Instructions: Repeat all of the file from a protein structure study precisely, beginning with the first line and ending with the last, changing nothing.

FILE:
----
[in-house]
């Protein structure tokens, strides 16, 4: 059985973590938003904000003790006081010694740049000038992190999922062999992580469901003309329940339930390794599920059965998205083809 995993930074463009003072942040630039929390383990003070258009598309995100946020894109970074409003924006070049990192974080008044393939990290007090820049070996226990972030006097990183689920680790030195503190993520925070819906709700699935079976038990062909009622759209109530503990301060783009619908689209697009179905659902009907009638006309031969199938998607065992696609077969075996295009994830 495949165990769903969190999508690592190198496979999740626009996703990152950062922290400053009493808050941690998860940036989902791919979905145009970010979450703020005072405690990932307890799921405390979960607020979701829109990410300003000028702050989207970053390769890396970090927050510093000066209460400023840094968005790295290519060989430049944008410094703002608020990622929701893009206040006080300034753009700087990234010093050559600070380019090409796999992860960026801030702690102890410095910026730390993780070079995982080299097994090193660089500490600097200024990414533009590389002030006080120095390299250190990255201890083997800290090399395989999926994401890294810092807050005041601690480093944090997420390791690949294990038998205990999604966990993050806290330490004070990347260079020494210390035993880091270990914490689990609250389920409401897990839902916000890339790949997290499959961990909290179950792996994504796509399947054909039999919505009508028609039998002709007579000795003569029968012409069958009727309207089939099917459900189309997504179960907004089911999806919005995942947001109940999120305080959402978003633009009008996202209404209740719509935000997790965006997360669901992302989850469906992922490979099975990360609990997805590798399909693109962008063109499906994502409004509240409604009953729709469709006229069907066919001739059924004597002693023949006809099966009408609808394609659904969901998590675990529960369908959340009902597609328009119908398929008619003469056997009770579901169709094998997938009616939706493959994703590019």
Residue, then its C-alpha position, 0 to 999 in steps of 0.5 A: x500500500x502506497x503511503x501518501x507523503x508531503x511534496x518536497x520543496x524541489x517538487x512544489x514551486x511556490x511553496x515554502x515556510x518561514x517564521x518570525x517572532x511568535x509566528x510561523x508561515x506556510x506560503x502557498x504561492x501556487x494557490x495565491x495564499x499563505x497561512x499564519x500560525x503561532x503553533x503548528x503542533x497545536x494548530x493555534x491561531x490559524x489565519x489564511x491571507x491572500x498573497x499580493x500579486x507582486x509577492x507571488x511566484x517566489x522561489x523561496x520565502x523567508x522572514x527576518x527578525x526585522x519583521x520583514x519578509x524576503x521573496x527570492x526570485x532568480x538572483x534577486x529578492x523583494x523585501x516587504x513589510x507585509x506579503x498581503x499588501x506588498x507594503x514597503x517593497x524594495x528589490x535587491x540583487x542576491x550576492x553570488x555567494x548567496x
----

[in-house]
């Protein structure tokens, strides 16, 4: 059985973590938003904000003790006081010694740049000038992190999922062999992580469901003309329940339930390794599920059965998205083809 995993930074463009003072942040630039929390383990003070258009598309995100946020894109970074409003924006070049990192974080008044393939990290007090820049070996226990972030006097990183689920680790030195503190993520925070819906709700699935079976038990062909009622759209109530503990301060783009619908689209697009179905659902009907009638006309031969199938998607065992696609077969075996295009994830 495949165990769903969190999508690592190198496979999740626009996703990152950062922290400053009493808050941690998860940036989902791919979905145009970010979450703020005072405690990932307890799921405390979960607020979701829109990410300003000028702050989207970053390769890396970090927050510093000066209460400023840094968005790295290519060989430049944008410094703002608020990622929701893009206040006080300034753009700087990234010093050559600070380019090409796999992860960026801030702690102890410095910026730390993780070079995982080299097994090193660089500490600097200024990414533009590389002030006080120095390299250190990255201890083997800290090399395989999926994401890294810092807050005041601690480093944090997420390791690949294990038998205990999604966990993050806290330490004070990347260079020494210390035993880091270990914490689990609250389920409401897990839902916000890339790949997290499959961990909290179950792996994504796509399947054909039999919505009508028609039998002709007579000795003569029968012409069958009727309207089939099917459900189309997504179960907004089911999806919005995942947001109940999120305080959402978003633009009008996202209404209740719509935000997790965006997360669901992302989850469906992922490979099975990360609990997805590798399909693109962008063109499906994502409004509240409604009953729709469709006229069907066919001739059924004597002693023949006809099966009408609808394609659904969901998590675990529960369908959340009902597609328009119908398929008619003469056997009770579901169709094998997938009616939706493959994703590019």
Residue, then its C-alpha position, 0 to 999 in steps of 0.5 A: x500500500x502506497x503511503x501518501x507523503x508531503x511534496x518536497x520543496x524541489x517538487x512544489x514551486x511556490x511553496x515554502x515556510x518561514x517564521x518570525x517572532x511568535x509566528x510561523x508561515x506556510x506560503x502557498x504561492x501556487x494557490x495565491x495564499x499563505x497561512x499564519x500560525x503561532x503553533x503548528x503542533x497545536x494548530x493555534x491561531x490559524x489565519x489564511x491571507x491572500x498573497x499580493x500579486x507582486x509577492x507571488x511566484x517566489x522561489x523561496x520565502x523567508x522572514x527576518x527578525x526585522x519583521x520583514x519578509x524576503x521573496x527570492x526570485x532568480x538572483x534577486x529578492x523583494x523585501x516587504x513589510x507585509x506579503x498581503x499588501x506588498x507594503x514597503x517593497x524594495x528589490x535587491x540583487x542576491x550576492x553570488x555567494x548567496x